The Internet Gave Rise to the Modern Multiverse Movie
Since its inception, science fiction has served as a prism through which to view technological anxieties: Godzilla and Superman rising out of atomic dust, robot lovers that make viewers question the uniqueness of human life, the thrilling and perverse march of extractivism beyond the solar system. The genre’s most original narratives exorcise those fears through catharsis. Humanity outsmarts the kaiju; science cures the runaway contagion. Of all the modern worries, the disconnect between our internet selves and real lives might be the most slippery thing yet to fold into the dramatic arcs of science fiction. Yet somehow, in the last six months, cinema has exploded with a type of film that might be best suited to containing its unwieldy contours: the multiverse movie.
It’s somewhat surprising that such an apt manifestation of the internet has taken so long to develop. Sure, there have been other attempts; movies from Tron to Hackers to Ralph Breaks the Internet have attempted to visualize entering cyber worlds where globs of data travel in candy-colored networks. But what these movies illustrate is a desire for the metaverse, not our actual experience of how it feels to live an internet-augmented life.
The issue, narratively speaking, is that once you take away the fantasy element of stepping through the looking glass/screen, there’s not much left to play with. The experience is mental, not visual or physical. The internet is explosive and revolutionary, but the lived experience of being online is kind of an oversaturated drag—how do you make a story out of the scroll? Watching someone type or tap a smartphone isn’t engaging; creating multiple worlds that mimic the social web’s various pockets is.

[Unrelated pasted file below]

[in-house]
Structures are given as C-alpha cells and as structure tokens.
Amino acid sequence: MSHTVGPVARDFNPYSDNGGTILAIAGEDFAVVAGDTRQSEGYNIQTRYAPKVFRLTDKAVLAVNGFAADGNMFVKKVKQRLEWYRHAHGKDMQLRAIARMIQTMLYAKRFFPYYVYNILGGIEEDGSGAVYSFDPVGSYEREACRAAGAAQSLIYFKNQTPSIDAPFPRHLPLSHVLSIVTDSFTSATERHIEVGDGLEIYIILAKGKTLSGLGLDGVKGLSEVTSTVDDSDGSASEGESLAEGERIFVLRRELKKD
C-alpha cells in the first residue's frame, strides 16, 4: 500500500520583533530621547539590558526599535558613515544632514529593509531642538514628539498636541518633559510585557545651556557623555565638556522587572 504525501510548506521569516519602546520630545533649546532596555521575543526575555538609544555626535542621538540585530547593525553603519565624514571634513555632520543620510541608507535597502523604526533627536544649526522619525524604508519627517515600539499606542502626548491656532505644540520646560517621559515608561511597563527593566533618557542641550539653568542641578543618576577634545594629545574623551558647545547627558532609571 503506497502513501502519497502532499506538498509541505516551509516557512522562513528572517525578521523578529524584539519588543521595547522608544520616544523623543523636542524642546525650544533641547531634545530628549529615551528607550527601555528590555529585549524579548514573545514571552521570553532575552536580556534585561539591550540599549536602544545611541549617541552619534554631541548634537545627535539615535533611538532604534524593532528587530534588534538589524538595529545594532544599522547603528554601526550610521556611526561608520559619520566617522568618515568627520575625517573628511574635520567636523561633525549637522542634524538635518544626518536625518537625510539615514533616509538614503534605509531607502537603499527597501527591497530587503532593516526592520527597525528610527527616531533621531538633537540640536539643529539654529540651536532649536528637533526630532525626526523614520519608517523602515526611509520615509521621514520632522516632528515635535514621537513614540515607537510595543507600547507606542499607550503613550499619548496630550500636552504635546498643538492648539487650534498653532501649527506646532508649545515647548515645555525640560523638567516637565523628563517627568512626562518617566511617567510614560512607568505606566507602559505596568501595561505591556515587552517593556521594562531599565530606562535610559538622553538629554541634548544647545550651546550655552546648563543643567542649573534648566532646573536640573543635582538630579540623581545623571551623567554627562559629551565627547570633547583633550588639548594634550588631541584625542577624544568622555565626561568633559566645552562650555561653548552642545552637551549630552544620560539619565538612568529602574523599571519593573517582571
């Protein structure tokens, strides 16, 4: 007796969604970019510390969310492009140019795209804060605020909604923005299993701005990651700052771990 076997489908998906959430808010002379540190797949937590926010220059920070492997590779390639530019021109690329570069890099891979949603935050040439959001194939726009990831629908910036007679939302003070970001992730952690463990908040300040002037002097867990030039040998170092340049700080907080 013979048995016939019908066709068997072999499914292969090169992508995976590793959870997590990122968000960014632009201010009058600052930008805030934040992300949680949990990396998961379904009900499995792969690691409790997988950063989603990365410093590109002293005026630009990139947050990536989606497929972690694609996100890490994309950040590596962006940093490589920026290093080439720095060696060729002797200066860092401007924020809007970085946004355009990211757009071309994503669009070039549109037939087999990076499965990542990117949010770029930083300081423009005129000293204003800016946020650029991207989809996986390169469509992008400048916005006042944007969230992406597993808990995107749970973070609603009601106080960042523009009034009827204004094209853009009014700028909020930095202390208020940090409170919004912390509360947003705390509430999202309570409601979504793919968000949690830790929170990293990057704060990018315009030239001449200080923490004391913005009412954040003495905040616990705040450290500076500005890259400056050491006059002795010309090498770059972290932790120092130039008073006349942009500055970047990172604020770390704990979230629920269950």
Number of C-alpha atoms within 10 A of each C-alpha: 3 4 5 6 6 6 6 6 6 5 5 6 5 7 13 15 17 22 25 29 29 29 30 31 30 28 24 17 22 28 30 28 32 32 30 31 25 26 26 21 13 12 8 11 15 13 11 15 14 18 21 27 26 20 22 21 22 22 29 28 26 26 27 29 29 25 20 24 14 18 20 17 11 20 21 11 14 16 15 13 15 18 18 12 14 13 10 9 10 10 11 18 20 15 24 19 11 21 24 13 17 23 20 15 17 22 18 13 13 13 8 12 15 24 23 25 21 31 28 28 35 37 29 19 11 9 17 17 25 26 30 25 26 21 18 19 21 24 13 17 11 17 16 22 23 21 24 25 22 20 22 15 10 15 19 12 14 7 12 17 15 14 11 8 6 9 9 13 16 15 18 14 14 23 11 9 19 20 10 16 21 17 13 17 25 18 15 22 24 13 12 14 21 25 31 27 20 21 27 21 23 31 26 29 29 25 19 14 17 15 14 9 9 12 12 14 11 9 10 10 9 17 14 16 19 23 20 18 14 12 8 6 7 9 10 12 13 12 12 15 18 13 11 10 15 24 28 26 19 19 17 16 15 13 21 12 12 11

The multiverse, like the internet, is not immersive but expansive. The theory of the multiverse posits that there are an infinite number of universes in which all and any combinations of possibilities are playing out. In movies like Everything Everywhere All at Once, Spider-Man: No Way Home, and last week’s Doctor Strange in the Multiverse of Madness, the multiverse is less a view into limitless mashups of chance and more about the fracturing and potential of the self and society.
Take Evelyn, the protagonist in Everything Everywhere. She is bitter, distracted, and can’t enjoy her family or her life as she expends all the RAM in her brain trying to keep her business running while dealing with a tax audit. But when Alpha Waymond, her husband from another universe, bursts into her life, she is introduced to all the people she could have been if she made different choices. Had she stayed at home in China instead of emigrating with her husband to America, she might’ve become a kung-fu master and movie star. In another life, a chef. In yet another, a woman with hot dogs for fingers, enjoying a tumultuous lesbian relationship. A deep-seated fear is confirmed. “You’re the most boring Evelyn,” Alpha Waymond explains.
In this mortal life, is there anything more heartbreaking than knowing, or suspecting, that you were just one chance encounter, one brave decision, away from being better, richer, more skilled, more loved, less lonely? Maybe if you hadn’t hit your head in just that particular way as a kid, you’d be a prodigy. We spend a long childhood wondering if we’ll turn out to be good-looking or smart or popular. Then there are those years where it’s in your hands, but so much already feels decided; the window is closing—fast, and then it’ll all be over. And then it’ll really be over.
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May 9, 2022 at 04:10AM